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The Department of Labor's Occupational Safety and Health Administration (OSHA) enforces the Occupational Safety and Health Act of 1970, which requires employers to provide a workplace free from hazards likely to cause death or serious physical harm and comply with standards promulgated under the Act. Additionally, through its Whistleblower Protection Program, OSHA enforces protections for employees who suffer retaliation for reporting injuries or workplace hazards and engaging in other protected activities under more than 20 federal laws, including reporting violations of U.S. consumer and transportation safety laws. OSHA's investigations may lead to referrals of human trafficking and other workplace related crimes, and the identification of witnesses and potential victims relating to those cases. Through its enforcement authorities under the OSH Act and numerous whistleblower statutes, OSHA may also assist law enforcement partners encountering unsafe work conditions in the course of their criminal investigations, workers suffering retaliation, and task forces assisting victims.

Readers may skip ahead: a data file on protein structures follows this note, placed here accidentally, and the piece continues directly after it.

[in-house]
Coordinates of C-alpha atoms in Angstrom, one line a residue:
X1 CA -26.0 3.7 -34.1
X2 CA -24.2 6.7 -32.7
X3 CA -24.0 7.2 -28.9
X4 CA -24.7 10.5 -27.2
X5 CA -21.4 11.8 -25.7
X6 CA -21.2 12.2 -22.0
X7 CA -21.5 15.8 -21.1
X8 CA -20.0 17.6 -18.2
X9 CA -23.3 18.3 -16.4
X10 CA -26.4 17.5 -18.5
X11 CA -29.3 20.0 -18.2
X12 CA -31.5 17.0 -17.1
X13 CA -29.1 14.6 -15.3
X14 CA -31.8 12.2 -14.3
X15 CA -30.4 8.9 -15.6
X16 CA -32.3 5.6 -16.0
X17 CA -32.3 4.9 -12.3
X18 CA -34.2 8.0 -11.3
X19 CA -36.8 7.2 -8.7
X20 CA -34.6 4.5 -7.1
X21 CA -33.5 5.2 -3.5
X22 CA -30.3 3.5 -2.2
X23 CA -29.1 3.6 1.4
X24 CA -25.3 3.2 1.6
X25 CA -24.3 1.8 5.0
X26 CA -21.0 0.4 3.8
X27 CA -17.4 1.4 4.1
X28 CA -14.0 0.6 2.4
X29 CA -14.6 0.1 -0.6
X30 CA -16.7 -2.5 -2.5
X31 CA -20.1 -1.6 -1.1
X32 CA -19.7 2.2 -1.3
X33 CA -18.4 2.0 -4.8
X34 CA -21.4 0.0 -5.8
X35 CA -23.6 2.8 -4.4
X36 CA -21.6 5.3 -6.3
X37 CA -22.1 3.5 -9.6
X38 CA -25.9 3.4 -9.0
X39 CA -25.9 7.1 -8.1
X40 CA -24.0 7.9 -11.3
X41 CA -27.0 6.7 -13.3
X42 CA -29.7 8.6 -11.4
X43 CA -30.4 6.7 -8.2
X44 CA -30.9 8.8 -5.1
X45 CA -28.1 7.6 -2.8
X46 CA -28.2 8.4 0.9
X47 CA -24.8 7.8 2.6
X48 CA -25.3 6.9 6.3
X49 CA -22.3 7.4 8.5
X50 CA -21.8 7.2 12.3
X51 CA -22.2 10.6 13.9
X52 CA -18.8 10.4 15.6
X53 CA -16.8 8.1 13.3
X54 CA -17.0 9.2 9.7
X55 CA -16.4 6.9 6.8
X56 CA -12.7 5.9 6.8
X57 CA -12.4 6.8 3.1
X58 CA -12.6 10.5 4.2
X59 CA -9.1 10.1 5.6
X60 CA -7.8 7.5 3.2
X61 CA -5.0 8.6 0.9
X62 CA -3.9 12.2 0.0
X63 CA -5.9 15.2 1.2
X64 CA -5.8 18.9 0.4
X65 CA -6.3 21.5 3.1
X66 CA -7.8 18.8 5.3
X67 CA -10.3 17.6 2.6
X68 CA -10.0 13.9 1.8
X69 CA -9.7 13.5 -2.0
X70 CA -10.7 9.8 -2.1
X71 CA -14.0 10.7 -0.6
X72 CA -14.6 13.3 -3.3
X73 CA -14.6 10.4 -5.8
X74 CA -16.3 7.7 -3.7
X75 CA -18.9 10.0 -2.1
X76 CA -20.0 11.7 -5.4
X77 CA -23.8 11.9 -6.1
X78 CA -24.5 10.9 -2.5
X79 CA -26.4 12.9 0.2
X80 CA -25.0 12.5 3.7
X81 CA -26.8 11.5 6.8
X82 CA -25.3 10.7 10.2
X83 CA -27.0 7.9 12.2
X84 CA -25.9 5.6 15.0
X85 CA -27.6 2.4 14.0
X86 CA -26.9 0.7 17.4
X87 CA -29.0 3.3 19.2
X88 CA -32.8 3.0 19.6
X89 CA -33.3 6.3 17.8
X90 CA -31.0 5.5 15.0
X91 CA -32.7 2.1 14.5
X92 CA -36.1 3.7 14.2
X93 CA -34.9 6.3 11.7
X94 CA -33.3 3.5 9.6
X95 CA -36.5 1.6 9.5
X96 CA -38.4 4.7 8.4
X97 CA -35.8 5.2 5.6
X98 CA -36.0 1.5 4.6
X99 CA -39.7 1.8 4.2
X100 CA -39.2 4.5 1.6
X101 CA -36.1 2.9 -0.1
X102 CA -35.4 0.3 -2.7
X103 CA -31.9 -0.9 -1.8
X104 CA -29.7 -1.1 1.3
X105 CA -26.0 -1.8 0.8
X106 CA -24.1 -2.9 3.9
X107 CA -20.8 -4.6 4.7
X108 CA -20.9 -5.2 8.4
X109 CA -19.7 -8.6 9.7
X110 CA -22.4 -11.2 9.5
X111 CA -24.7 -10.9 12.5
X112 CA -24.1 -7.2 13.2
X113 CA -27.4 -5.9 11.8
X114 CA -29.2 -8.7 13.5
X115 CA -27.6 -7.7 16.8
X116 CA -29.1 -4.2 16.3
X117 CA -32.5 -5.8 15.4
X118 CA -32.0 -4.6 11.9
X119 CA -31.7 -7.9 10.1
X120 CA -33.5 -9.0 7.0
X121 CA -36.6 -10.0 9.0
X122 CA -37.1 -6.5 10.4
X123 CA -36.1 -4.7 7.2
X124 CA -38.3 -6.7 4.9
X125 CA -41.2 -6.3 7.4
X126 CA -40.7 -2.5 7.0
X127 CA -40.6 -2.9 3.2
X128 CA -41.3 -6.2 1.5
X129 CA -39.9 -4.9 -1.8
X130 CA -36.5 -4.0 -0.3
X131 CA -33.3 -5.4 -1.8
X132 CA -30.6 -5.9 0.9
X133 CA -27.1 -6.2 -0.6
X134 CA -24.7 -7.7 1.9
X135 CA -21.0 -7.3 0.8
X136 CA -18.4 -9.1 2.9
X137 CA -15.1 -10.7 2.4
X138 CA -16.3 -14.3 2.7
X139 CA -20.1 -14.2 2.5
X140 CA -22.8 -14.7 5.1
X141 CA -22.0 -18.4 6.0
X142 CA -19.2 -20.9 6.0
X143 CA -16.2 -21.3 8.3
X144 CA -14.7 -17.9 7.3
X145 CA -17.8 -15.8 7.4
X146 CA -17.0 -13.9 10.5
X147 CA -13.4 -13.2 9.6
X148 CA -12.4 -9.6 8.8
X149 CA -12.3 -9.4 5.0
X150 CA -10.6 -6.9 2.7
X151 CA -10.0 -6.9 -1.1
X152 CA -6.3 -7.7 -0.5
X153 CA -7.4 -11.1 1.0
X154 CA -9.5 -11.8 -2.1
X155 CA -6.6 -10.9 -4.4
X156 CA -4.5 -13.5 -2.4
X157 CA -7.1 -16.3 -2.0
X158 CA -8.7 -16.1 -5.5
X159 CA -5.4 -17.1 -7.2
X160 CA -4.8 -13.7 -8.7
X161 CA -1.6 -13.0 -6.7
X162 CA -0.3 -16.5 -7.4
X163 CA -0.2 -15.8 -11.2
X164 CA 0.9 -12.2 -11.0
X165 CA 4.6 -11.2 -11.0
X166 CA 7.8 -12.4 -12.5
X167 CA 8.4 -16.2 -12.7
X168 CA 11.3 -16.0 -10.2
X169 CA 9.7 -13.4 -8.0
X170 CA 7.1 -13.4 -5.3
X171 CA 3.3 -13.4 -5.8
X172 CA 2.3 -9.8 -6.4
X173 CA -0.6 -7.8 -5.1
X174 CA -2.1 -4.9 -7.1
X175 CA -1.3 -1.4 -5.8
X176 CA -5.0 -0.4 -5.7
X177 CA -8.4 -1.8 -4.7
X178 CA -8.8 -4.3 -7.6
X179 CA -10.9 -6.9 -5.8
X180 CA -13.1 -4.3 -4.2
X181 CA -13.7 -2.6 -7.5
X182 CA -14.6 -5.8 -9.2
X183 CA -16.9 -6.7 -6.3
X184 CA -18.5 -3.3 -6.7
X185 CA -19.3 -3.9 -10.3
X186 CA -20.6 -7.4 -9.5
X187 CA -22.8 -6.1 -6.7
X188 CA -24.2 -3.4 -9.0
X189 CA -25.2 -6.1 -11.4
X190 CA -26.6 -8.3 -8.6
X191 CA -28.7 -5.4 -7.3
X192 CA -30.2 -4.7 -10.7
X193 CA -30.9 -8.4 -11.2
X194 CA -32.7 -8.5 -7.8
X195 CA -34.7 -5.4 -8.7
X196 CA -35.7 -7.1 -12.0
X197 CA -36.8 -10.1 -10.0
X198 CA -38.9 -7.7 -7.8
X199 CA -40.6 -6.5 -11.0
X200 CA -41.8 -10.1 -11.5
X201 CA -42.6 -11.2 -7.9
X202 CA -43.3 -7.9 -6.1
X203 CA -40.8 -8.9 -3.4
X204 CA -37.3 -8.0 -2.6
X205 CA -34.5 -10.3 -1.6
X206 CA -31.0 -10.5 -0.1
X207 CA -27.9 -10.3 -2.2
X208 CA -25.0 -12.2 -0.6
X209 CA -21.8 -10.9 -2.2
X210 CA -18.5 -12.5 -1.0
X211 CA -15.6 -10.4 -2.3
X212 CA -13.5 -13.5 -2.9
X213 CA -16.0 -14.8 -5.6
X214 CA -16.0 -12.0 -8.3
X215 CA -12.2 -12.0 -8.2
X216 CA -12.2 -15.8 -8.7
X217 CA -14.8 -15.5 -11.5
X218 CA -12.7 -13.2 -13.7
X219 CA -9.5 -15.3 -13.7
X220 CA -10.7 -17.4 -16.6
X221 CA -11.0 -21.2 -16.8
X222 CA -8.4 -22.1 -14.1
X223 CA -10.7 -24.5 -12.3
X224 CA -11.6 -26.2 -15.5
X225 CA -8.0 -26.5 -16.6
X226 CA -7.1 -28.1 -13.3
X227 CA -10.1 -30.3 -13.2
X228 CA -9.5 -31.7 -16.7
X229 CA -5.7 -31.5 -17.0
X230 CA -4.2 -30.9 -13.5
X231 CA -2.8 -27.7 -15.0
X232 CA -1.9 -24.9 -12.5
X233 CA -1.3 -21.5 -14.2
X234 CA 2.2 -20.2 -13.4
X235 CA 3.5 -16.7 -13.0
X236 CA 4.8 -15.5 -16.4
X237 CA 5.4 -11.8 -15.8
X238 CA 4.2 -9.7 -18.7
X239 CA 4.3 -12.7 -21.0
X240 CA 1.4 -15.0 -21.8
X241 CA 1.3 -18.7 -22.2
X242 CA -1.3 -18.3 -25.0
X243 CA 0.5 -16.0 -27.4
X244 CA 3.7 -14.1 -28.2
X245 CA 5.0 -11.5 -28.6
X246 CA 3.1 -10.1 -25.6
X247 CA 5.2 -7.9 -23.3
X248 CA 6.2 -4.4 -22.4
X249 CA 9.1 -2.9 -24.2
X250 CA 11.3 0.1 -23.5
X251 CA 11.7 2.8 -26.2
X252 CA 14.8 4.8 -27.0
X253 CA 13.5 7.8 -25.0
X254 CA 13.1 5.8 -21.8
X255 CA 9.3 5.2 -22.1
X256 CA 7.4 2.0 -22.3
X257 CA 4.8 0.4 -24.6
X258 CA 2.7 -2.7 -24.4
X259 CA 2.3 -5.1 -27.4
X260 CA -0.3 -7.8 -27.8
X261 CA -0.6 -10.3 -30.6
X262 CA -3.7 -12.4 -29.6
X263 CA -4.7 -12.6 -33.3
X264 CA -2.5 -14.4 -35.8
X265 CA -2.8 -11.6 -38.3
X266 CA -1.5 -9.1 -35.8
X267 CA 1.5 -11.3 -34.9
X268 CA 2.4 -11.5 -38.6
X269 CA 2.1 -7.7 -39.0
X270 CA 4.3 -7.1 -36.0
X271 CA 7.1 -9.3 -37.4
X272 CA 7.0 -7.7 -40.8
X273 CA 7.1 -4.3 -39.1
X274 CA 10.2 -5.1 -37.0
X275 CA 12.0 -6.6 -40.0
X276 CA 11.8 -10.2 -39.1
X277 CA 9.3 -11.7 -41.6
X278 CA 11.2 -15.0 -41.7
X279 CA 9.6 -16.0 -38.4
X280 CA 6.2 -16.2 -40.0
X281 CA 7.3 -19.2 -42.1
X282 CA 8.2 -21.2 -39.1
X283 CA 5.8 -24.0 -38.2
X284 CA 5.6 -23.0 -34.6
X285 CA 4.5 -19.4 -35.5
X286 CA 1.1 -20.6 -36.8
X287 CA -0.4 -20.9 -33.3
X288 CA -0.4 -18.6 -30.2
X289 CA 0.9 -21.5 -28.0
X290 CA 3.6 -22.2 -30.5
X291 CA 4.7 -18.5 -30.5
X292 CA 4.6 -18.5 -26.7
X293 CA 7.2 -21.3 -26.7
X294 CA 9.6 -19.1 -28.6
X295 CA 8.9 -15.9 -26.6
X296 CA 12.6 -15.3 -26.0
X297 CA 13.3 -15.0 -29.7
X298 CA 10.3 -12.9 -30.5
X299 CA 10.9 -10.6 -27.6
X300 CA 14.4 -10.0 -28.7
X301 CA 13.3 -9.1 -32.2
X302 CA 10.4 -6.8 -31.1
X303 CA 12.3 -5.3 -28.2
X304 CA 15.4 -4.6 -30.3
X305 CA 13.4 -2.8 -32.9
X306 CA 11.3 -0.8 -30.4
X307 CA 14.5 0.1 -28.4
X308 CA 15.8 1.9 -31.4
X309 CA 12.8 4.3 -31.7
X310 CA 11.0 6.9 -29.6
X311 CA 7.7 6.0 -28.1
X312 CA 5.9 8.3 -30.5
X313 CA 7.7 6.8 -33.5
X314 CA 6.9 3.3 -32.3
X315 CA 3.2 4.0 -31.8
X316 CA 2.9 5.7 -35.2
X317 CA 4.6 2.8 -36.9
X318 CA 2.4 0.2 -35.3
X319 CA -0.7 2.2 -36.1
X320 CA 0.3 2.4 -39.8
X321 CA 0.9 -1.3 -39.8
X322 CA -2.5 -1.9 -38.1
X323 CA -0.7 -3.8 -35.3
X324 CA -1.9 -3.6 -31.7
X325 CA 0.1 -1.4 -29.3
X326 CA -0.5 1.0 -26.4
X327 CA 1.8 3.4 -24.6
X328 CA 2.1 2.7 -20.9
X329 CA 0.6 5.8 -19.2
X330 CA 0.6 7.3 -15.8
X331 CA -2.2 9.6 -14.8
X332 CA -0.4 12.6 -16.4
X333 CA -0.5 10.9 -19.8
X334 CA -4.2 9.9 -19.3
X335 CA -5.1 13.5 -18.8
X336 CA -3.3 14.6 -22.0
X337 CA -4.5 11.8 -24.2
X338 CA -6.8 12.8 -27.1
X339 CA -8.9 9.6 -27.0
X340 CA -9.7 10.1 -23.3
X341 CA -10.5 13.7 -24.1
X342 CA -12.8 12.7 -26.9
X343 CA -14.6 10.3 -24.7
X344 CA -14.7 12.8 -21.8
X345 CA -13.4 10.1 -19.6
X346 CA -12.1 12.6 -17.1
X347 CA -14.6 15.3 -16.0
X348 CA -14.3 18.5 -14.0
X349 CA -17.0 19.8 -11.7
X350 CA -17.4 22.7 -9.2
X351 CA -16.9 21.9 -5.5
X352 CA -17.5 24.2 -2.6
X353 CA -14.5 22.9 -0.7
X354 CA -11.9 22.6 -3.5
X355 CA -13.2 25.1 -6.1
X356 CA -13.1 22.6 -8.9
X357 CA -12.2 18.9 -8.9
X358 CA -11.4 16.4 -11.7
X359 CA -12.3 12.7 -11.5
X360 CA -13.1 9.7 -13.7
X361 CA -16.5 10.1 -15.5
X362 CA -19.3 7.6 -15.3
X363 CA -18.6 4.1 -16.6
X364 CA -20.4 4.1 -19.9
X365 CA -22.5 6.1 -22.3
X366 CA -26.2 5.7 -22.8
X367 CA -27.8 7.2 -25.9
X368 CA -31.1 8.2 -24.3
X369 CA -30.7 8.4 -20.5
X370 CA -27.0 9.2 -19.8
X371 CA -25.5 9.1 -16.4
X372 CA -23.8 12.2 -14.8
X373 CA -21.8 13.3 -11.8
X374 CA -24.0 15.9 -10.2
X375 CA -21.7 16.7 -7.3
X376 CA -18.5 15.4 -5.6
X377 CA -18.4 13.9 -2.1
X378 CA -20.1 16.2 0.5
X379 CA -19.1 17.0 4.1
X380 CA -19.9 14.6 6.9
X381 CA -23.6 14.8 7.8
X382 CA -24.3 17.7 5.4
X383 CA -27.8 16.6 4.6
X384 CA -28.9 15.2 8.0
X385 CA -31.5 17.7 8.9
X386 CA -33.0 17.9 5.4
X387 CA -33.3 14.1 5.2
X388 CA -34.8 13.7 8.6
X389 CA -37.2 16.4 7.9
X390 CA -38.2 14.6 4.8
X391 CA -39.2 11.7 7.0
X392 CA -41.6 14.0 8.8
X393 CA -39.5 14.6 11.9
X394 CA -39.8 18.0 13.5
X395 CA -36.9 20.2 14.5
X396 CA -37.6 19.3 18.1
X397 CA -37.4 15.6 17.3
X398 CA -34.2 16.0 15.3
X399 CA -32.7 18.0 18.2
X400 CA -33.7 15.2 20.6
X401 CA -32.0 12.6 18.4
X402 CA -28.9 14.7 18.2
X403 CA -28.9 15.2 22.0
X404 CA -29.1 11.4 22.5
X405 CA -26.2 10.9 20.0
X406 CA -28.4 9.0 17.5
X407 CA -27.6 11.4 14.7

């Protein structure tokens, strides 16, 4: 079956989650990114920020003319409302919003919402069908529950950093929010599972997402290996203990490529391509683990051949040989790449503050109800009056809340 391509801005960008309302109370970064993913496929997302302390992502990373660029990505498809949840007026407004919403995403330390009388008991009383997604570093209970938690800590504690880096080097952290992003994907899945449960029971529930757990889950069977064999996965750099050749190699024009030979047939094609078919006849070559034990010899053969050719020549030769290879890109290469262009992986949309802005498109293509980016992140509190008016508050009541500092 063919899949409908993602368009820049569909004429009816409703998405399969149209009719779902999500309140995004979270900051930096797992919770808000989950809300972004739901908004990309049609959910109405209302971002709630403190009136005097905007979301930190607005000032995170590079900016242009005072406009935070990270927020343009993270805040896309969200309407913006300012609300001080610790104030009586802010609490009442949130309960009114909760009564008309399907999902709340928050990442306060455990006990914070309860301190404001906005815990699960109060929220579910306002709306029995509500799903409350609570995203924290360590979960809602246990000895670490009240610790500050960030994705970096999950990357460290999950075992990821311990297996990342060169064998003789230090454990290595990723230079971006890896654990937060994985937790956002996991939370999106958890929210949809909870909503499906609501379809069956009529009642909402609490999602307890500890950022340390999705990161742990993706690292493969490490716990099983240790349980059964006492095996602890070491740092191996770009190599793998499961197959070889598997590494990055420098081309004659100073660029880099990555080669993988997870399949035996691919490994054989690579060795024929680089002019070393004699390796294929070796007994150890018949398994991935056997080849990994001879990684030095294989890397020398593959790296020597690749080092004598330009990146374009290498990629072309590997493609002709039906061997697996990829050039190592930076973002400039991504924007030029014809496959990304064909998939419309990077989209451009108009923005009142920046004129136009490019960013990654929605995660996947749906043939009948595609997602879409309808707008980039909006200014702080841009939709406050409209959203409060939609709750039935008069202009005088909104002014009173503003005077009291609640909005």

Learn more about the Occupational Safety and Health Administration.